Energy transition report
Q: How is the energy transition playing out in growth markets?
GM: In developed markets, the transition has been focused on adjusting the energy mix in order to get cleaner. In growth markets, it’s about meeting the basic human need for power and getting new deployment and generation capacity in place. For the last 20 years, the focus in growth markets has been on building new power plants and the associated infrastructure, because they just need generation. However, renewable energy has recently become a big part of that.
Ten years ago, most solar and wind generation was being built in developed markets. But now that costs have fallen in the last few years, both developed and growth markets are on par with each other in terms of how much capital is being invested in renewables.
Q: Actis has invested heavily in Latin America’s energy sector. How has this market attracted private investors?
GM: I think Latin America is really leading the way in terms of establishing frameworks that draw in private investors. Some countries here have worked on developing legal, regulatory and contractual structures to attract private capital. A lot of the focus early on was to build base-load generation, like natural gas, but that has shifted dramatically and very recently toward wind and solar. It’s reached a point where, in certain countries like Mexico, there are specific targets to develop renewables.
“Latin America is really leading the way in terms of establishing frameworks that draw in private investors”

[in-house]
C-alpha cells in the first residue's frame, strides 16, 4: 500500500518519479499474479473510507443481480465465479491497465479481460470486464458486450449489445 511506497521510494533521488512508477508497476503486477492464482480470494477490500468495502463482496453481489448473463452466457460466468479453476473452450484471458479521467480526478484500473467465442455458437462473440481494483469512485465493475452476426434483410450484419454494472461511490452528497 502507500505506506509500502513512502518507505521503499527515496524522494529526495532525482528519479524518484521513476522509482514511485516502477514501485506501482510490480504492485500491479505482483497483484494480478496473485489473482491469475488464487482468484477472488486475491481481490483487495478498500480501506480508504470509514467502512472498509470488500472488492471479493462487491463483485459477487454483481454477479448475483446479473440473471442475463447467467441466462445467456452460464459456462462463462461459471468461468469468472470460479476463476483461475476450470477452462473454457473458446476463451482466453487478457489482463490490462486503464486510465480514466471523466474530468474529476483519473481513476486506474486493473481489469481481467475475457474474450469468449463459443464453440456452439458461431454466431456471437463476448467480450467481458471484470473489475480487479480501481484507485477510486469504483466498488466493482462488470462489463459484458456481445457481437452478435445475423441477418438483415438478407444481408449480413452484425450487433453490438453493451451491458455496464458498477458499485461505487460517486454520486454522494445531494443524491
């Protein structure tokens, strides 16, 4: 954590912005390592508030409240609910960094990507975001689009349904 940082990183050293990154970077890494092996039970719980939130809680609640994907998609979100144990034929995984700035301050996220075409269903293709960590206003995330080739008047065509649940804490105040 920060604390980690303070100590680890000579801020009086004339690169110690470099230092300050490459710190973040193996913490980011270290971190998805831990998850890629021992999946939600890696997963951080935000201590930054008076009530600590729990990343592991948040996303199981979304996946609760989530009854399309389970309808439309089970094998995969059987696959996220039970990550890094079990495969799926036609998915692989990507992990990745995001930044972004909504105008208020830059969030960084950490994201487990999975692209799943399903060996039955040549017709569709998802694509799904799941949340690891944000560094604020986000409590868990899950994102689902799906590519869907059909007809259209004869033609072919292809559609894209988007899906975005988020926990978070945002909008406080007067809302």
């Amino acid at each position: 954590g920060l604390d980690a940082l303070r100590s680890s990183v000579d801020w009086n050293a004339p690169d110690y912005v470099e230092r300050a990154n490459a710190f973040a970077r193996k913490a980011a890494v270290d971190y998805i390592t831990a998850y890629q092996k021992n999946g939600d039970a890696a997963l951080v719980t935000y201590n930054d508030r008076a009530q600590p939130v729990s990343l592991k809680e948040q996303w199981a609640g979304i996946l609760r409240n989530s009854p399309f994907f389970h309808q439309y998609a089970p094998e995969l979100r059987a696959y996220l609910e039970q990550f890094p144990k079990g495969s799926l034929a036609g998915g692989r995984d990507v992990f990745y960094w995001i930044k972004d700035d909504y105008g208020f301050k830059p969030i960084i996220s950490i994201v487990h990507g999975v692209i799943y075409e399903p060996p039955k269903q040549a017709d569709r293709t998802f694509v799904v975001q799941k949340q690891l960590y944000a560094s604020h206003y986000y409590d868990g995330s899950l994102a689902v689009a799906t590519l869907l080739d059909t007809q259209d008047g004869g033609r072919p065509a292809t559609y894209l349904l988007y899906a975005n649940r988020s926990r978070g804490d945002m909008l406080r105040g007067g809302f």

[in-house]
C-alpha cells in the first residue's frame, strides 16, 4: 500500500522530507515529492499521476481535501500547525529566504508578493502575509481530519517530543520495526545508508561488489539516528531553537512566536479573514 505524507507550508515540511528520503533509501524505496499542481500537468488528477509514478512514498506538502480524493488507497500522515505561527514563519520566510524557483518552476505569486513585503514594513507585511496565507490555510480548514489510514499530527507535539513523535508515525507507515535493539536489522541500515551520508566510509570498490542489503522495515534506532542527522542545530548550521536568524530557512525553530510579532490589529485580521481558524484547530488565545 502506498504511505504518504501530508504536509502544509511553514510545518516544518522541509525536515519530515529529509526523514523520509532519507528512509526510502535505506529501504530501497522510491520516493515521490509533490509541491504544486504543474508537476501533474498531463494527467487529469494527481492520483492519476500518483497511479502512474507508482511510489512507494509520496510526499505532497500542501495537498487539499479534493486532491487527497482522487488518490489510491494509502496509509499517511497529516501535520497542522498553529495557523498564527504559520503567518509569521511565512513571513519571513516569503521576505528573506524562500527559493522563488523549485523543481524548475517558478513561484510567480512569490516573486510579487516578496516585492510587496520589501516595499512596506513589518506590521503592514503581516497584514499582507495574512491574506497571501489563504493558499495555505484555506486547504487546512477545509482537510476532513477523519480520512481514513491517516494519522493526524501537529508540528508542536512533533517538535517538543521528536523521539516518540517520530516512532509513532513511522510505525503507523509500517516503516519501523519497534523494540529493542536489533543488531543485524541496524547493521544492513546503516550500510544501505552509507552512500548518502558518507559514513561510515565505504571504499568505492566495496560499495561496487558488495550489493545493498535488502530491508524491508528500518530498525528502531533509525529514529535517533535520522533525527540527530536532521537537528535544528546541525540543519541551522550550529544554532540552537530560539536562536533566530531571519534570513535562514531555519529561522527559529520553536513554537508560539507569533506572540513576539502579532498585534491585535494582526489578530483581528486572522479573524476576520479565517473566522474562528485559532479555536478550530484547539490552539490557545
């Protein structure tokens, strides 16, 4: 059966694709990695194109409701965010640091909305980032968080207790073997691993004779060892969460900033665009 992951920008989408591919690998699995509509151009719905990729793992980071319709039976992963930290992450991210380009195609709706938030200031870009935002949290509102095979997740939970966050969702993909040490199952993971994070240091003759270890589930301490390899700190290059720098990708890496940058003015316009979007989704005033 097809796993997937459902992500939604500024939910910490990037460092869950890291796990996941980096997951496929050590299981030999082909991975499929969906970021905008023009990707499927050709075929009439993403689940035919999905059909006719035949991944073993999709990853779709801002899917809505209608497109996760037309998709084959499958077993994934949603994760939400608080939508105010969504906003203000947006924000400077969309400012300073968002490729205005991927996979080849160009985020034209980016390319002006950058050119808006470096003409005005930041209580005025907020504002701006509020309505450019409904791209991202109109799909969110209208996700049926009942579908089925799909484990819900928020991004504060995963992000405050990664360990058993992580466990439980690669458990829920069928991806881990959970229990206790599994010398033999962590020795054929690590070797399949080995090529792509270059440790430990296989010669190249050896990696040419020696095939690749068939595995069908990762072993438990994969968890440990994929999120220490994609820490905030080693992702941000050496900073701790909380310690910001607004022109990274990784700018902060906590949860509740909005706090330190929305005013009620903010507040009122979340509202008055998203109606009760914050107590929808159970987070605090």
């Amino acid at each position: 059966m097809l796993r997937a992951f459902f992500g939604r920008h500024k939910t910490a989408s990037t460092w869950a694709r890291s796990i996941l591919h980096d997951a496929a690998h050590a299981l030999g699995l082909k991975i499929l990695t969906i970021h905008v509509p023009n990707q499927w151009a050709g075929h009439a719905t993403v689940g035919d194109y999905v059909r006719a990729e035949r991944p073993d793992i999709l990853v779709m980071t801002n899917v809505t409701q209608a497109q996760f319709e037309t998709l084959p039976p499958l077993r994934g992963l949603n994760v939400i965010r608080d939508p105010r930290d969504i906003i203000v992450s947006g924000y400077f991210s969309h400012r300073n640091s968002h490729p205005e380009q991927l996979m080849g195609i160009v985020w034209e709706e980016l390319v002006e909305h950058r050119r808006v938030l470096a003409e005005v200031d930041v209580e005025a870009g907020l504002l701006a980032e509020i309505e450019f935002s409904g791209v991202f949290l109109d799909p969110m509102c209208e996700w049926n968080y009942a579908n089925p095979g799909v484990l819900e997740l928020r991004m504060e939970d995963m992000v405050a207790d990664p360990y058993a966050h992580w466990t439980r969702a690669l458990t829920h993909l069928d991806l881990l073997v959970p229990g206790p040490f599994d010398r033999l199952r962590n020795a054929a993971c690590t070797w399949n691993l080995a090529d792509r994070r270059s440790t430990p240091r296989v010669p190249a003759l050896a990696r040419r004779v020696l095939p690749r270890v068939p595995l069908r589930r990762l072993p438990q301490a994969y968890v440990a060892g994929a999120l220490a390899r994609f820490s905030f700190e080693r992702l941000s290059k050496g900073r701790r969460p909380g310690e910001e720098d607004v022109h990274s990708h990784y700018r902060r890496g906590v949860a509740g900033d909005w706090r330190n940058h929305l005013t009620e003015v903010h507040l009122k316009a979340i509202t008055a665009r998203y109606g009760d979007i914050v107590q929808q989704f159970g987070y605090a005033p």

They have auctions just to have investors to bid on renewables projects to get these contracts. And these contracts make more project financing available. Lenders that finance renewables or infrastructure deals in the US are just as readily available to finance deals in Chile, Mexico, Peru and Colombia.
Q: What about in the other markets Actis targets: Southeast Asia and Africa?
GM: In Southeast Asia, let’s look at India, the largest market in that region, as an example. India is targeting renewable energy capacity of 175,000MW by 2022, up from around 70,000MW currently. There isn’t a lot of natural gas, but there is a lot of coal. It does require a little more financing specialisation than in Latin America. Similar to the US, there are federal and state regulations and different counterparties to cope with. They do have local financiers that have liquidity and capital to invest, and the government has specific programmes to encourage investment.
Africa, on the other hand, is less mature and very segmented. There are 54 very different countries which all have their own regulatory situations. I would say there are 12 to 15 countries that have really focused on developing legal, regulatory and contractual structures to attract private capital. There is robust but rarely called on downside protection for foreign investors going into the infrastructure and power sectors, such as political risk insurance from the World Bank or revenue guarantees from development finance institutions. Part of the preconception that Africa is a risky place to invest in is the lack of track record in many areas, but progress is being made and private capital is flowing in.